by Brandon Oseuk of St. Lawrence Island, North Bering Sea
Authentic Alaska Native Eskimo handicraft. It was carved and significantly transformed from marine mammal walrus ivory into Authentic Alaska Native Eskimo handicraft and signed by Alaska Native Eskimo artist Brandon Oseuk.
This fine Snow Bunting was carved from the ivory tusk of a walrus by Brandon Oseuk of Gambell, Alaska, a small Siberian Yup'ik Eskimo village of about 700 people on St. Lawrence Island, just south of the Bering Straits. It's about 140 miles off shore from Nome Alaska, and about 40 miles from Russia. On a clear day (which is rare) you can see the mountains of Siberia. Their native Siberian Yup'ik language is spoken on both sides of the straits.
Brandon has carved for many years and is a master carver. He carves from ivory tusk of walrus and whalebone and trims them with baleen, a fibrous material from the mouth of Bowhead whales. His late father's carvings, Aaron, are featured in a book titled Eskimo Carvers of the Bering Sea by Dale Kessler.
Much ivory and whalebone is either dug up or found washed up on beaches after storms (See "St. Lawrence Island page"). Carving is a rich tradition on St. Lawrence Island, and helps sustain their rich and proud culture and way of life in a very remote and harsh area.
"Qateghrewaaq" - Which is Snow Bunting in the Siberian Yup'ik language. This beautiful Bunting was carved from an old partially fossilized ivory tusk of a walrus. The center of the walrus tusk is a rich mottled light golden/yellow color, while the outer portions consists of a cream to pure white color, hence the color variations which are noticeable on the front and back body. The rich mottled center of the tusk forms a stripe from under the head and down on the back, you can see it in the photos. It gives it a real nice texture. The cream color shows on the sides and a touch of pure white on its wings. The eyes and legs are inlaid baleen, a fibrous black material found in the mouth of Bowhead Whales, they strain food through it. The bill is old ivory found in the old village of Gambell. It was buried for centuries and took on a rich tan patina. It's mounted on an ivory base and the ivory is from where the tusk joined the skull, it's hollow.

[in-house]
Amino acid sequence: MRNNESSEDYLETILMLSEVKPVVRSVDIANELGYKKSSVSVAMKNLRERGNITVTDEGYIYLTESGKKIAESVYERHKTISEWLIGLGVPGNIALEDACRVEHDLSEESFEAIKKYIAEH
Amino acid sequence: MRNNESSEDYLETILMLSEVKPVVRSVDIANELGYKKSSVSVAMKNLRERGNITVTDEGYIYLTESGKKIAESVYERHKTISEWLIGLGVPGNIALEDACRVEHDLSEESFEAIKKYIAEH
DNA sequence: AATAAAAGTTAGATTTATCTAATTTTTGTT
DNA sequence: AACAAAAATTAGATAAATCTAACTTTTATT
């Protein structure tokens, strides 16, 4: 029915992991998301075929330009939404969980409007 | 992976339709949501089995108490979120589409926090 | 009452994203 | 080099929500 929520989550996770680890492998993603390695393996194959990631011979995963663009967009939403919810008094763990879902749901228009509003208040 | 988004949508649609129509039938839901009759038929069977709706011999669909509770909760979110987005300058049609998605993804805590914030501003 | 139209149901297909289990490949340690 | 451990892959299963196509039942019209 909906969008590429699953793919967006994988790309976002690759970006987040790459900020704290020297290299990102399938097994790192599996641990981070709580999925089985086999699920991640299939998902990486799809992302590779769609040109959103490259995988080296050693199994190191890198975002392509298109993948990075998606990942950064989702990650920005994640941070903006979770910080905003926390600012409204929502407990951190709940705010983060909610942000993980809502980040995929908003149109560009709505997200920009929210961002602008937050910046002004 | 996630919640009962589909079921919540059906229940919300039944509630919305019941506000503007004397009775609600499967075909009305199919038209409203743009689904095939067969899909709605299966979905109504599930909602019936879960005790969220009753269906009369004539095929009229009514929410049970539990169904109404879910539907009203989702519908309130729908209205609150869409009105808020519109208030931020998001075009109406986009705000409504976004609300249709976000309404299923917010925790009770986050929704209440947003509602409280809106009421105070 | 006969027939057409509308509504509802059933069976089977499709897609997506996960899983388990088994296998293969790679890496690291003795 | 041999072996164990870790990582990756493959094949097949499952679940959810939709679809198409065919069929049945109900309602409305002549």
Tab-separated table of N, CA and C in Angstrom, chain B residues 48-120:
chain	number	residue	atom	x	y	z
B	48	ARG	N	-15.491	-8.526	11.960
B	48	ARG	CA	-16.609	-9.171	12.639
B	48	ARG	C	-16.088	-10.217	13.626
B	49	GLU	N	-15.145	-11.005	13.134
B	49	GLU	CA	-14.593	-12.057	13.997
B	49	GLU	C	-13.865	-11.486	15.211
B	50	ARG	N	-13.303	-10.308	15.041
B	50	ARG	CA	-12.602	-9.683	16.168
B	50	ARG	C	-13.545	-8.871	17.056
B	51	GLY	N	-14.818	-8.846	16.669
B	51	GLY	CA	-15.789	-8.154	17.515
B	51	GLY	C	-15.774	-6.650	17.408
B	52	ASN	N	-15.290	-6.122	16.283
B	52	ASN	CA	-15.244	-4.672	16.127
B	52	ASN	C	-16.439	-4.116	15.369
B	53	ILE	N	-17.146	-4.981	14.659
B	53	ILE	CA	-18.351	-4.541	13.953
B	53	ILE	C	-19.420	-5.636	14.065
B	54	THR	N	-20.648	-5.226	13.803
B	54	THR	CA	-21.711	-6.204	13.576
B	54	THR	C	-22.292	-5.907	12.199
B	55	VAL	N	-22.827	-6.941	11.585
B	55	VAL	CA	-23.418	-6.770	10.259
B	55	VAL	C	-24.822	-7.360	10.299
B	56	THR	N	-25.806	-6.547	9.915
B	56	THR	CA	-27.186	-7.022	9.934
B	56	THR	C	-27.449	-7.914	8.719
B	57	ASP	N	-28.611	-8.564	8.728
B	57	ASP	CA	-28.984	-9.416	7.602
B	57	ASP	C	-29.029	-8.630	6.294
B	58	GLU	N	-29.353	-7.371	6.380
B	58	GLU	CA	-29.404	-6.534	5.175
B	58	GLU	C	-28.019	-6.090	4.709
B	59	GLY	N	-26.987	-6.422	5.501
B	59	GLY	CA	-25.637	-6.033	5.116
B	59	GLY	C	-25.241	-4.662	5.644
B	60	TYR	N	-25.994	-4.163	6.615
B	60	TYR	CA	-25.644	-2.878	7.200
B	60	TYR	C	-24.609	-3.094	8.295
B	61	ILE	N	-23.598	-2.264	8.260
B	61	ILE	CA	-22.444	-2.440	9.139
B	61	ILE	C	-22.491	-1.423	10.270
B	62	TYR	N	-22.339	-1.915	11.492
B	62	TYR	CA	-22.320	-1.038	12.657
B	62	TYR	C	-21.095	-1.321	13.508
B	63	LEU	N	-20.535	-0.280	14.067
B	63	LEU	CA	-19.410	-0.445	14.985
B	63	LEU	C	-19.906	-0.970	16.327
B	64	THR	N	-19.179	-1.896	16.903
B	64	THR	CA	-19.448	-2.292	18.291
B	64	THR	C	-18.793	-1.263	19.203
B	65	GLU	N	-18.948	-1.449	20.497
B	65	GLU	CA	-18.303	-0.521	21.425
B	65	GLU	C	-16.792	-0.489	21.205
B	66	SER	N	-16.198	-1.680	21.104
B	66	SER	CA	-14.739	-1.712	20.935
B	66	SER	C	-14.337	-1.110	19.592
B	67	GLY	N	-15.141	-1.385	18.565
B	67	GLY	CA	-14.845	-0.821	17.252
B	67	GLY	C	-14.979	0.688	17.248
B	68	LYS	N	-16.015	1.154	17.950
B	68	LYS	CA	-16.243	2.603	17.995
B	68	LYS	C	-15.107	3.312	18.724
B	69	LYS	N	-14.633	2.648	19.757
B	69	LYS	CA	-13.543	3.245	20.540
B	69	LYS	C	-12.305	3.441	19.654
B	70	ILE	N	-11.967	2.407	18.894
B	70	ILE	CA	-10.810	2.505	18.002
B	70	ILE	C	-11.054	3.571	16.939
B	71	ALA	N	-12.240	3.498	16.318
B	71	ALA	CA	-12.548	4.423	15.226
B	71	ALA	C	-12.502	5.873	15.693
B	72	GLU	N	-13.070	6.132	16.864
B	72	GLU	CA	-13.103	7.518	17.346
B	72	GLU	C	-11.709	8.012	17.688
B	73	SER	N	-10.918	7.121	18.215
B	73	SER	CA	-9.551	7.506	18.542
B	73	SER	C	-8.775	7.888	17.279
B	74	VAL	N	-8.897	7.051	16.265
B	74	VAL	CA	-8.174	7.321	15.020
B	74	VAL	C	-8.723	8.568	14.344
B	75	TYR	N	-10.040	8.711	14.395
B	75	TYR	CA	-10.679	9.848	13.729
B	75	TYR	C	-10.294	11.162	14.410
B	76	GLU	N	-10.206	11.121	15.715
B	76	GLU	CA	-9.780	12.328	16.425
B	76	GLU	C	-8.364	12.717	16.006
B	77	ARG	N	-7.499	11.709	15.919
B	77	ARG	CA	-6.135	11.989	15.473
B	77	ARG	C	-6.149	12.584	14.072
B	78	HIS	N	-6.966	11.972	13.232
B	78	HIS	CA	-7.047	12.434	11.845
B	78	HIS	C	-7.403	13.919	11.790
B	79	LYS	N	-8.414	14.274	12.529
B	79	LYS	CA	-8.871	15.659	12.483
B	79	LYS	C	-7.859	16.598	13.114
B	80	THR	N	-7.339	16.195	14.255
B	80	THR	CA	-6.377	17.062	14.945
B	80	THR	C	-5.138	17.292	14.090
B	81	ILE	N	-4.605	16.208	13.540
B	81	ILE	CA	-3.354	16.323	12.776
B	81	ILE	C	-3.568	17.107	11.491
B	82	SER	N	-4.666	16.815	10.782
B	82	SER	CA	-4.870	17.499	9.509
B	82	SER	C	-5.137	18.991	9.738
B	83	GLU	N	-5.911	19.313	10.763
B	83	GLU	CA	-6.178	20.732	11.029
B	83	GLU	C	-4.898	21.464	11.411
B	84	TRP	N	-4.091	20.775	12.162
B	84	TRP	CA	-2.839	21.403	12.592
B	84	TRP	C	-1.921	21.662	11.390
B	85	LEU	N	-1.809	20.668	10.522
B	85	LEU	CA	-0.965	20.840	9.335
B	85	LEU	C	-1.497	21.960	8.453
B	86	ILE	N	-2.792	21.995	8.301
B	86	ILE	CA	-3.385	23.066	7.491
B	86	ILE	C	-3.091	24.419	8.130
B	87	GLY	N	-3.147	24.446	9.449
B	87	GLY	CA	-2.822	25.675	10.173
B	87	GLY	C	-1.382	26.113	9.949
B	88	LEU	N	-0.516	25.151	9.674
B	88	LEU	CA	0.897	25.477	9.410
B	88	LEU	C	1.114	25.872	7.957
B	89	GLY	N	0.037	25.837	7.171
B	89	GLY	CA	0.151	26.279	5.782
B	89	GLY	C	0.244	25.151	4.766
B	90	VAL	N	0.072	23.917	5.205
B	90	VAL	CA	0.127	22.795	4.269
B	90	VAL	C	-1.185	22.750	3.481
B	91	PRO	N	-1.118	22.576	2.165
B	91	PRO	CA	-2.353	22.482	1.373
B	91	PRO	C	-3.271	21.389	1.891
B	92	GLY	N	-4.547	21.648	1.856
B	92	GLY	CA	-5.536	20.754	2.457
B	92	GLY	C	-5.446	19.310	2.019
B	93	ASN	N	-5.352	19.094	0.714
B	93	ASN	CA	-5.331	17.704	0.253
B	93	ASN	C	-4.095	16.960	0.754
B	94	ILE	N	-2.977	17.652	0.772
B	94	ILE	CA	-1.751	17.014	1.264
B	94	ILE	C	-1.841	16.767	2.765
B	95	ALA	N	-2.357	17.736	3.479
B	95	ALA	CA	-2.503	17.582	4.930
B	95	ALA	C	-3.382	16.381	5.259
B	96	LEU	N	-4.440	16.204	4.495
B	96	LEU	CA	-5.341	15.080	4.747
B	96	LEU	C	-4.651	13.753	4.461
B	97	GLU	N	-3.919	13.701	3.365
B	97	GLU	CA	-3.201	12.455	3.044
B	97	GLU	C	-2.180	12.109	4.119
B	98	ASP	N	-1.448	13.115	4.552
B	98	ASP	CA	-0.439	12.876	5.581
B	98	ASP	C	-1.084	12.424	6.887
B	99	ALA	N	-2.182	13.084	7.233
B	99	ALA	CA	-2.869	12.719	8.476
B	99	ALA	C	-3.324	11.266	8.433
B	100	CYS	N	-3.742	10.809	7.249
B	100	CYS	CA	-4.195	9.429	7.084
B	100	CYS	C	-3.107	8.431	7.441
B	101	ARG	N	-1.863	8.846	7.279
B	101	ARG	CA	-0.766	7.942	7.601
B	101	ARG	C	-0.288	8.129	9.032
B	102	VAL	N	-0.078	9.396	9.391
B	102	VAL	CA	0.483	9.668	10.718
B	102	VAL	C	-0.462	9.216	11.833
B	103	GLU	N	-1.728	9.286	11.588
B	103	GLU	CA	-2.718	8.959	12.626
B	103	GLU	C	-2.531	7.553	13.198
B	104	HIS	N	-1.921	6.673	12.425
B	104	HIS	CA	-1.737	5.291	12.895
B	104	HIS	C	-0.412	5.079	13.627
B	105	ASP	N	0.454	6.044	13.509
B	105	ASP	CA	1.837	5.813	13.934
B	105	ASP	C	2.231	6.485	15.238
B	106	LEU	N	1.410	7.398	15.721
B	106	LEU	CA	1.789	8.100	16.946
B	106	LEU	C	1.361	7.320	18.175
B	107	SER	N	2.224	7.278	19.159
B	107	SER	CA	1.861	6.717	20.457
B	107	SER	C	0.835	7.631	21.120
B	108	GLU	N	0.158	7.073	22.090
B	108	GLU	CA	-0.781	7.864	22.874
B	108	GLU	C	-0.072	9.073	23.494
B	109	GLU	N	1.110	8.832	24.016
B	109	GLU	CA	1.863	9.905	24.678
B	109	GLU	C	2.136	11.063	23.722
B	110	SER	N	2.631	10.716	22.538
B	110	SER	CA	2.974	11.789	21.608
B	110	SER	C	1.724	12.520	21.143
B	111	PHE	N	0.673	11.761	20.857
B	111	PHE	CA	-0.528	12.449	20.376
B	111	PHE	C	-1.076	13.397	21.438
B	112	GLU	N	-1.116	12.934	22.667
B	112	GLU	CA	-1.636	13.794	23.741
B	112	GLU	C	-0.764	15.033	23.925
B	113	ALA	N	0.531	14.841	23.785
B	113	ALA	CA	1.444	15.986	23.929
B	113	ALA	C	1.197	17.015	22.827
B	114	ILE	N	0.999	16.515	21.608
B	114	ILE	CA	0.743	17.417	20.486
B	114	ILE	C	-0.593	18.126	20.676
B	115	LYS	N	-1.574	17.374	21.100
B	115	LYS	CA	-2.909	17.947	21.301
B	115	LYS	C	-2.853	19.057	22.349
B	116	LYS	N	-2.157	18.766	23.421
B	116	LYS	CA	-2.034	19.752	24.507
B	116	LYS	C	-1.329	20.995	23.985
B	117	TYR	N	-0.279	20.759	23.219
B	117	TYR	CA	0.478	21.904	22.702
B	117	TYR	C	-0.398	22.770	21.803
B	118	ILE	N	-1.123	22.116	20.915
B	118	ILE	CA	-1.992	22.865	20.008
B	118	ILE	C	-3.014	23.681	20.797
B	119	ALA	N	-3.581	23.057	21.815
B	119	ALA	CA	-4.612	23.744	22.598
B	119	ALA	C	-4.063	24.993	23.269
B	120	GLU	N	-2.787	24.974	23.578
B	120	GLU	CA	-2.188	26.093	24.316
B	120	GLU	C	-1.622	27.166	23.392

Animals and birds played a key role in the Yup'ik culture. Birds include gulls, ptarmigan, puffins curlews and buntings. Birds were spirit helpers, and summoned by the Shamans to bring gifts of the spirit. Buntings were carved from ivory into amulets and adorned those who summoned the spirits. Their brightly colored feathers also adorn clothing of those who summoned the spirits. The presence of a bird during a ritual was a good omen, and sign of good things to come. Birds were also a source of food, especially in the spring. Perky Snow Buntings are harbingers of spring. Nothing is more cheerful than their song after a long winter.
Care of ivory and baleen includes avoiding hot dry locations, such as direct sun in a window or a heat register. Give it an occasional very light coating of baby oil or mineral oil, put it on a cloth or a Q-tip first, avoid acid based oil such as lemon oil. Remember, our pet dogs, cats and birds also like ivory!
Brandon signed his last name on the bottom and date carved (5/12). The Bunting measures 3 5/8 inches high, a little over 1 1/8 inch wide.
This unique piece would be a wonderful addition to a collection and the subject of many conversations. It's a fine carving done by a Eskimo carver in a very remote part of the world. The old ivory bill and rich textured ivory really look great.
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